But why do we need to postulate irreducible aspects? There is no final answer to this, of course, but using the minds that God has given us we can do the best we can. Dooyeweerd's proposals of distinct aspects means that each has a fundamentally different type of: Now, suppose there was just one basic type of functioning - such as physical functioning of sub-atomic particles, or the biotic functioning of evolution. Then all other types of functioning would be explainable in those terms, and would be nothing more than an emergent property of that type of functioning plus complexity. This is reductionism. And it denies the diversity we experience, saying that what we think is diversity is merely complexity.

This is inherently anti-Christian, as far as we can see. If "the creation shows forth the glory of God" and "God's eternal nature and character are clearly displayed in what he has made" then this question becomes vitally important. In the diversity around us we can see the richness of God's character. But if the diversity is a fake, then God's character is no longer rich. If all is a single type of functioning, a single meaning, a single set of laws, and all else is nothing but a complex interplay of a single type, then this would downgrade the glory of God.

Therefore - as far as we can see, using the limited yet wonderful minds that we have received from our Creator - it is highly likely that there are a number of distinct aspects of created reality that are not reducible to each other.

Why unity?

But, we also have to ask, and answer: why unity is needed? The answer is that without it, everything breaks up, and would not reflect the basic unity of God. This is what the statement above fears.

The question is: of what type is this unity? Is it the unity of uniformity? No, for the reasons given above. Rather, it is a rich type of unity that incorporates and integrates diversity within it. We Westerners are so used to thinking of unity and diversity as implacable opposites. Yet we have both in the Living God. So why not in his creation?

Therefore the fact that Dooyeweerd proposed a set of irreducible aspects does not invalidate the unity of God or his creation. Rather, it requires that we understand the nature of the unity aright. For this, Dooyeweerd proposed analogical and other relationships among the aspects.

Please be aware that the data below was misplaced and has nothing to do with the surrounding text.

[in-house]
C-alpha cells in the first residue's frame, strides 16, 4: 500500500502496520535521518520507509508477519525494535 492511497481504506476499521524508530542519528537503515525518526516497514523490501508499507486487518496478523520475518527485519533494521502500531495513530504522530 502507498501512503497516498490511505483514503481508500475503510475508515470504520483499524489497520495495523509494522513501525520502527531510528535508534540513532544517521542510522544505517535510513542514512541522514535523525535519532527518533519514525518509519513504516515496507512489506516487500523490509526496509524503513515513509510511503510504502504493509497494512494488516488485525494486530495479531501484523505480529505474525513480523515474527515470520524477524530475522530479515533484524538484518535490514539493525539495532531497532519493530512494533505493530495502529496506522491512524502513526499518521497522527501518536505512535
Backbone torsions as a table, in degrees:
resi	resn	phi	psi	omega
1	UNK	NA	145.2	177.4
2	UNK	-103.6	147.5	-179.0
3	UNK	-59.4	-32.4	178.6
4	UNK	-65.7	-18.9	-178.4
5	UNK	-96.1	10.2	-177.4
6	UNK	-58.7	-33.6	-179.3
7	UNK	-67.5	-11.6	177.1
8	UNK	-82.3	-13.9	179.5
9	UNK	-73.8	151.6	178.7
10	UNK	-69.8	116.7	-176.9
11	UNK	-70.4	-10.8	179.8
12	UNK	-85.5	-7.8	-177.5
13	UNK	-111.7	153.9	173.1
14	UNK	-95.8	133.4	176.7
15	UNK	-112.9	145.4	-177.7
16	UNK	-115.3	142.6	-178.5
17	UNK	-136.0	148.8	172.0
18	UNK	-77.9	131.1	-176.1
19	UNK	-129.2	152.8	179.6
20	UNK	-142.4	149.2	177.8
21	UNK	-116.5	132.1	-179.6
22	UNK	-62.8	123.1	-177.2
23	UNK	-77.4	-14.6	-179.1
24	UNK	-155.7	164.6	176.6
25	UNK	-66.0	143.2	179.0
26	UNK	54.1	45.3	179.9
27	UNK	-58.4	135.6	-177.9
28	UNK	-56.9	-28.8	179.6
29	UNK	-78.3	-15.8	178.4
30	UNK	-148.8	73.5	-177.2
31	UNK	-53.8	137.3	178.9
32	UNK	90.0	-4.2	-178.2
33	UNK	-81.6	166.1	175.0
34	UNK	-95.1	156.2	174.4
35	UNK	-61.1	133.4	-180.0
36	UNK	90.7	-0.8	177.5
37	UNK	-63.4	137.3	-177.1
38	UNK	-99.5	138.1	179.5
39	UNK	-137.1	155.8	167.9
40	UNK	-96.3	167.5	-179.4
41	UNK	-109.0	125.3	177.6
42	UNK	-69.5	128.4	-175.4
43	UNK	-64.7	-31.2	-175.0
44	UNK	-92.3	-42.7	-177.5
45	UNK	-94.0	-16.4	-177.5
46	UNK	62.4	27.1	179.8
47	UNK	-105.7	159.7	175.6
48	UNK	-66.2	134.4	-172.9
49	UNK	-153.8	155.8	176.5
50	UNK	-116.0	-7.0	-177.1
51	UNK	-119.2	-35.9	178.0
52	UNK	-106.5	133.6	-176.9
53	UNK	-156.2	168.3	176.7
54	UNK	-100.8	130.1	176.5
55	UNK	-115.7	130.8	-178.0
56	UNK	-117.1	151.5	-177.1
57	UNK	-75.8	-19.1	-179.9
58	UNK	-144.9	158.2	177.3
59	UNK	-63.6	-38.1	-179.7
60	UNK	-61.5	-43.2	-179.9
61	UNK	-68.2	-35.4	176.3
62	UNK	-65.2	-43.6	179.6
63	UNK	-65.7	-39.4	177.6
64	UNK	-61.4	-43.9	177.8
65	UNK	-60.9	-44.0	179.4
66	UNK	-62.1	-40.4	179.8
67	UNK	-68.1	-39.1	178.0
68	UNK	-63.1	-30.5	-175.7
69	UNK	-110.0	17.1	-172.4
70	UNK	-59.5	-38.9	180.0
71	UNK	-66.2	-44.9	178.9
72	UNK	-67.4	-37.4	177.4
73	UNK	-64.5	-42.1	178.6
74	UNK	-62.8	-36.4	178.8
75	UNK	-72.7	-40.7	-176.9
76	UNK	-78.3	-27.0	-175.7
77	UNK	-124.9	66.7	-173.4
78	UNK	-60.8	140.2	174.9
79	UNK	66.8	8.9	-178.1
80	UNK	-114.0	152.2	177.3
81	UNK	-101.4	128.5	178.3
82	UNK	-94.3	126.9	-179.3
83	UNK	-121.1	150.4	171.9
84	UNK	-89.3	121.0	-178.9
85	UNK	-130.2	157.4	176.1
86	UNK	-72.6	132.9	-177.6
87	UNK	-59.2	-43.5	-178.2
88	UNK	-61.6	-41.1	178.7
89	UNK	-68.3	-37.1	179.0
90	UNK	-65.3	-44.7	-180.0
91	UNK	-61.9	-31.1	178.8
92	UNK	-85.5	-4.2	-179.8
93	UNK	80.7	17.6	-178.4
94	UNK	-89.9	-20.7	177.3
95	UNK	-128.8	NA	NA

The role of analytical thinking

Therefore, the unity and diversity around us would seem to require aspects that are distinct. In everyday living, we function in all the aspects in an integrated manner.

However, it is the role of analytical thinking is to make distinctions. We employ this every day. And we employ it on all kinds of things. So it is not surprising to employ it on the aspects of reality.

When we do this, we start to discover the nature of the irreducibility between the aspects that makes diversity possible. The irreducibility is there, but our analytical thinking has served to make it clear to us. When it is clear to us, we can start to take it explicitly into account.

In this sense, the statement above is correct in stating that "it is an artificial carving up of God's reality". It is indeed 'artificial' in the sense of being deliberate human functioning. But it is not necessarily 'artificial' in the derogatory sense of being false. The use of analytical thinking applied to the aspects is discussed in more detail elsewhere.

Account of Norms

Norms are to be found in the aspects. For now, see summary of normativity.

Good and Evil

Good and Evil have three main meanings in Dooyeweerdian thought.

First, Good and Evil are rooted in our orientation of heart (or self), either to the True God or to some non-God. It is the most basic part of our pistic functioning, and affects all else we are, do and know.

Second, Good and Evil are our response to the laws of each aspect as subjects to those laws: good when we function in line with the laws, evil when we go against the laws.

Third, Good and Evil, can also apply to the results of such an orientation and law-response: repercussions. Our religious pistic orientation has an effect on everything else, and throughout society. Our various aspectual responses have repercussions in those aspects not on ourselves but also on others and on non-human creation.

In this wey, Dooyeweerd's account of Good and Evil avoids the dualism of assuming part of Creation is Evil.

Hope

Dooyeweerd occasionally makes explicit reference to redemption in Christ, but not often. The hope of such redemption pervades his whole work, however. First, his attempt to discern the nature of diversity, unity and norms in Creation, is a sign of hope. If no redemption were possible, such an exercise would have been futile. But there is hope that Creation will one day be restored to, or beyond, its original form, so it worth making the effort to see what it is, and guiding life with that understanding. This hope is being fulfilled, to an extent. Second, Dooyeweerd hoped for an inner reformation of philosophy itself, by virtue of having revealed its ground motives. This hope is less likely in the short term. Third, the word 'destiny' occurs throughout Dooyeweerd's writings. The destiny of everything is God, and within that each entity has its own special destiny. This destiny is related to its qualifying aspect, a notion whose development might have been motivated by this very idea of destiny.

Christian Allusions in Dooyeweerd's Text